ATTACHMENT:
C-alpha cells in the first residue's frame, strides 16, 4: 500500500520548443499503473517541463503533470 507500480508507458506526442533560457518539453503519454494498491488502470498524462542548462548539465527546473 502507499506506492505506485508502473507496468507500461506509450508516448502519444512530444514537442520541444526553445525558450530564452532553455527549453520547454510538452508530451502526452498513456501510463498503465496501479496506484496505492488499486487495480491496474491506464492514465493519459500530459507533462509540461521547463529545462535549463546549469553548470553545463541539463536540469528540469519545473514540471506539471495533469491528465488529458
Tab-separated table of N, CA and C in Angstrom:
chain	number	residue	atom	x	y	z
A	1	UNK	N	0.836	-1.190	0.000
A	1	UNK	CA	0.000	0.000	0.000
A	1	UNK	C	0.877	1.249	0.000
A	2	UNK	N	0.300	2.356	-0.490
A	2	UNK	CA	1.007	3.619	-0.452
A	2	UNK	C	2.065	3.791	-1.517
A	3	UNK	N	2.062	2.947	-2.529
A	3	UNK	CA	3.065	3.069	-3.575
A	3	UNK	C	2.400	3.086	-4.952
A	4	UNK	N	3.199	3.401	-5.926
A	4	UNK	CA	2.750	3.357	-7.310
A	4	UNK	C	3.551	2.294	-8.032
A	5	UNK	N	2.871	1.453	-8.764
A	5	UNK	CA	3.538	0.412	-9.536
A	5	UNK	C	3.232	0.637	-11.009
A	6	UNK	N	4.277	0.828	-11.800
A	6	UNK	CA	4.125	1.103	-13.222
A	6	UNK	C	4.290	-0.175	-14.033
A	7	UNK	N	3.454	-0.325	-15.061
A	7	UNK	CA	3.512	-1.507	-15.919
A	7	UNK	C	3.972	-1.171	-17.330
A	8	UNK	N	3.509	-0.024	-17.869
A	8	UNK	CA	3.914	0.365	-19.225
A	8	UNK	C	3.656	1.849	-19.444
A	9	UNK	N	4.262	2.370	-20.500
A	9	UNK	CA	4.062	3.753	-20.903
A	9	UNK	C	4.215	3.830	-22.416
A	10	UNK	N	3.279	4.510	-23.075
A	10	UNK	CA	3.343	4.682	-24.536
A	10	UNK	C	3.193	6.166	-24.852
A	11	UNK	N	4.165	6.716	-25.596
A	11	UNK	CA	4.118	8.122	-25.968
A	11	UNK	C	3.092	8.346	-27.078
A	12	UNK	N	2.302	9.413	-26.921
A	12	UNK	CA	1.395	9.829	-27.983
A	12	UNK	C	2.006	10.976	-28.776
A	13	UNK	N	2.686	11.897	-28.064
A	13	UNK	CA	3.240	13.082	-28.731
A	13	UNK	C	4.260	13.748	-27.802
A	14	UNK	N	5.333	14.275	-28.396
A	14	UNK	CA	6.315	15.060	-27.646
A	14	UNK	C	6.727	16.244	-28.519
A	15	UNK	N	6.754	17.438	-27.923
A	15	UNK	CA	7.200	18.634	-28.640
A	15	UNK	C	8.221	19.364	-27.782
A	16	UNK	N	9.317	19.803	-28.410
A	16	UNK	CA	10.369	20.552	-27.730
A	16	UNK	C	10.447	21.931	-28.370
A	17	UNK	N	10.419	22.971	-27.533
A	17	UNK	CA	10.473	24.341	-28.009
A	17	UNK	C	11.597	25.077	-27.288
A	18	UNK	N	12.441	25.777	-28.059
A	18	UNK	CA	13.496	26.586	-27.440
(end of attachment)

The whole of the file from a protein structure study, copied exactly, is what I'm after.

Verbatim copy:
C-alpha cells in the first residue's frame, strides 16, 4: 500500500520548443499503473517541463503533470 507500480508507458506526442533560457518539453503519454494498491488502470498524462542548462548539465527546473 502507499506506492505506485508502473507496468507500461506509450508516448502519444512530444514537442520541444526553445525558450530564452532553455527549453520547454510538452508530451502526452498513456501510463498503465496501479496506484496505492488499486487495480491496474491506464492514465493519459500530459507533462509540461521547463529545462535549463546549469553548470553545463541539463536540469528540469519545473514540471506539471495533469491528465488529458
Tab-separated table of N, CA and C in Angstrom:
chain	number	residue	atom	x	y	z
A	1	UNK	N	0.836	-1.190	0.000
A	1	UNK	CA	0.000	0.000	0.000
A	1	UNK	C	0.877	1.249	0.000
A	2	UNK	N	0.300	2.356	-0.490
A	2	UNK	CA	1.007	3.619	-0.452
A	2	UNK	C	2.065	3.791	-1.517
A	3	UNK	N	2.062	2.947	-2.529
A	3	UNK	CA	3.065	3.069	-3.575
A	3	UNK	C	2.400	3.086	-4.952
A	4	UNK	N	3.199	3.401	-5.926
A	4	UNK	CA	2.750	3.357	-7.310
A	4	UNK	C	3.551	2.294	-8.032
A	5	UNK	N	2.871	1.453	-8.764
A	5	UNK	CA	3.538	0.412	-9.536
A	5	UNK	C	3.232	0.637	-11.009
A	6	UNK	N	4.277	0.828	-11.800
A	6	UNK	CA	4.125	1.103	-13.222
A	6	UNK	C	4.290	-0.175	-14.033
A	7	UNK	N	3.454	-0.325	-15.061
A	7	UNK	CA	3.512	-1.507	-15.919
A	7	UNK	C	3.972	-1.171	-17.330
A	8	UNK	N	3.509	-0.024	-17.869
A	8	UNK	CA	3.914	0.365	-19.225
A	8	UNK	C	3.656	1.849	-19.444
A	9	UNK	N	4.262	2.370	-20.500
A	9	UNK	CA	4.062	3.753	-20.903
A	9	UNK	C	4.215	3.830	-22.416
A	10	UNK	N	3.279	4.510	-23.075
A	10	UNK	CA	3.343	4.682	-24.536
A	10	UNK	C	3.193	6.166	-24.852
A	11	UNK	N	4.165	6.716	-25.596
A	11	UNK	CA	4.118	8.122	-25.968
A	11	UNK	C	3.092	8.346	-27.078
A	12	UNK	N	2.302	9.413	-26.921
A	12	UNK	CA	1.395	9.829	-27.983
A	12	UNK	C	2.006	10.976	-28.776
A	13	UNK	N	2.686	11.897	-28.064
A	13	UNK	CA	3.240	13.082	-28.731
A	13	UNK	C	4.260	13.748	-27.802
A	14	UNK	N	5.333	14.275	-28.396
A	14	UNK	CA	6.315	15.060	-27.646
A	14	UNK	C	6.727	16.244	-28.519
A	15	UNK	N	6.754	17.438	-27.923
A	15	UNK	CA	7.200	18.634	-28.640
A	15	UNK	C	8.221	19.364	-27.782
A	16	UNK	N	9.317	19.803	-28.410
A	16	UNK	CA	10.369	20.552	-27.730
A	16	UNK	C	10.447	21.931	-28.370
A	17	UNK	N	10.419	22.971	-27.533
A	17	UNK	CA	10.473	24.341	-28.009
A	17	UNK	C	11.597	25.077	-27.288
A	18	UNK	N	12.441	25.777	-28.059
A	18	UNK	CA	13.496	26.586	-27.440